He said the Navy is looking at starting advance procurement for each boat “a little bit early… about six monthsish” for Columbia boats two through 12, a plan supported in the 2023 budget request.

            The first Columbia-class SSBN is required to be on patrol in the first quarter of fiscal 2031. Pappano said the Navy is looking at squeezing more service life out of five Ohio-class boats with short service-life extensions of the boats that are in the best condition. The admiral said that fiscal 2026 would be the time to make the decision, with the first Ohio extension completed in fiscal 2029, and each taking three years.

            Pappano said one advantage of extending an Ohio-class boat is during the 2036-2039 time frame, a submarine will be needed to test-launch the D5LE2 version of the Trident ballistic missile in support of the Strategic Systems Program. This would avoid having to take a submarine off the strategic deterrence patrol cycle to test the missiles.

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            Pappano: Studying ‘Shortish’ Life Extension of Ohio SSBNs as Risk Mitigator

            by Richard R. Burgess, Senior Editor
            13 May 2022
            Seapower - the official publication of the Navy League of the United States

            ARLINGTON, Va. — The U.S. Navy admiral in charge of procuring and sustaining the Navy’s ballistic-missile submarines (SSBNs) said the Navy is studying possible short service-life extensions of some Ohio-class SSBNs and even the Ohio-class guided-missile submarines.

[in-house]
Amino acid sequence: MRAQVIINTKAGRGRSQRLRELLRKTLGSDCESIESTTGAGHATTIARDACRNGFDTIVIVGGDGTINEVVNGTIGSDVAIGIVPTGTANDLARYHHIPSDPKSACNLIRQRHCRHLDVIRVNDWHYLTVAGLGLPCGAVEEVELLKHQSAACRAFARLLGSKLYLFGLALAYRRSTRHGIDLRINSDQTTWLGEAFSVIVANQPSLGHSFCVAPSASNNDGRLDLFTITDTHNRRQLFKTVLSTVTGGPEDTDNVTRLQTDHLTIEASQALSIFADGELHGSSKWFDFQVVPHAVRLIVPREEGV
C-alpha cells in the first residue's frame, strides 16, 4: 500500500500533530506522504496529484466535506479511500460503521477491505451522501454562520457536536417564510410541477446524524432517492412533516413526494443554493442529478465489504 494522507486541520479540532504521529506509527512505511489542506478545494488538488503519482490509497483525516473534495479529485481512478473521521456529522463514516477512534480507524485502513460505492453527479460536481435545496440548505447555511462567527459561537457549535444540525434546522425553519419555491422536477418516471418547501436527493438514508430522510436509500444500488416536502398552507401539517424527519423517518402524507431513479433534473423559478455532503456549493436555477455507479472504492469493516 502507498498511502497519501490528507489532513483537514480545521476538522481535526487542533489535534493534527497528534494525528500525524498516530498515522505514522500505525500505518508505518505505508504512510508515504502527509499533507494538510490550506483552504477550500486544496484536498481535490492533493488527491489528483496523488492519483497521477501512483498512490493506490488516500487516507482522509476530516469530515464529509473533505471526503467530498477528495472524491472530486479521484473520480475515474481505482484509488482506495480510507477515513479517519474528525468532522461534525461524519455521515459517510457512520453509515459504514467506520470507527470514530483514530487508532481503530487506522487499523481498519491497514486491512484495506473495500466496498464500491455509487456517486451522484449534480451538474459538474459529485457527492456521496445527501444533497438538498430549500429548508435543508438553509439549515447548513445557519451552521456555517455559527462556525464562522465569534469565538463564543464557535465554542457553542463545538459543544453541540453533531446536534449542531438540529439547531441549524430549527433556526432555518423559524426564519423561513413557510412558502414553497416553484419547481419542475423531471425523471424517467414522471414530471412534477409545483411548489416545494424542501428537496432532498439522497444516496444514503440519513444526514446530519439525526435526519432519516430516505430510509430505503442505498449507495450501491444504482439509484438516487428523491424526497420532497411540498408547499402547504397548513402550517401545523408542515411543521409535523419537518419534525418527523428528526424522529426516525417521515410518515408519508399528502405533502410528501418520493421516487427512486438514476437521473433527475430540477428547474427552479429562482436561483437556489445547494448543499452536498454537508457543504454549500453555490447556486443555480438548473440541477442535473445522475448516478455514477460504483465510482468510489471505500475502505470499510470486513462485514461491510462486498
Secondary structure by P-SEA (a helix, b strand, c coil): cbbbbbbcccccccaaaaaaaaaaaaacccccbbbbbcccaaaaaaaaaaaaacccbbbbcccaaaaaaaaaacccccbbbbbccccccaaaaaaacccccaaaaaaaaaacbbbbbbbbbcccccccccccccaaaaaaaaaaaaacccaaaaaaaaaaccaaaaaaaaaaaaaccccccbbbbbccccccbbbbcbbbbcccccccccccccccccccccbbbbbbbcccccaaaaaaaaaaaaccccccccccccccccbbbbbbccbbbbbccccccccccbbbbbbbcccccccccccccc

The Ohio-class SSBNs are scheduled to be replaced by the Columbia-class SSBNs now under construction. The first Columbia SSBN is scheduled to be on patrol in fiscal 2031 in order to maintain the undersea leg of the nation’s nuclear deterrent force. The margin available in the schedule for the Columbia program is tight.

            “Because it is the prudent thing to do, we are evaluating potential — not class extensions — but individual hull extensions for up to five of our Ohio-class SSBNs,” said Rear Adm. Scott Pappano, the program executive officer for strategic submarines, speaking May 12 in a webinar of the Advanced Nuclear Weapons Alliance Deterrence Center.

            The Ohio-class SSBNs were built for 30-year service lives, which were lengthened to 42 years through an extension program.

            “It’s very hard to get past 42 years,” Pappano said. “We’re going to at least evaluate that in the background. The first time we’d actually have to start thinking about doing that — to actually do one — would be in the FY29 time frame. So, we’re doing the evaluations right now on what it would take to do a ‘shortish’ repair availability to extend those ships for a couple of years as a risk mitigator, if need be. My goal is to not have to do that, but we want to understand the opportunities and risks associated with that short extension of the Ohio if we need to go do that, depending on what the world situation looks like at the end of the ‘20s and into the ‘30s.”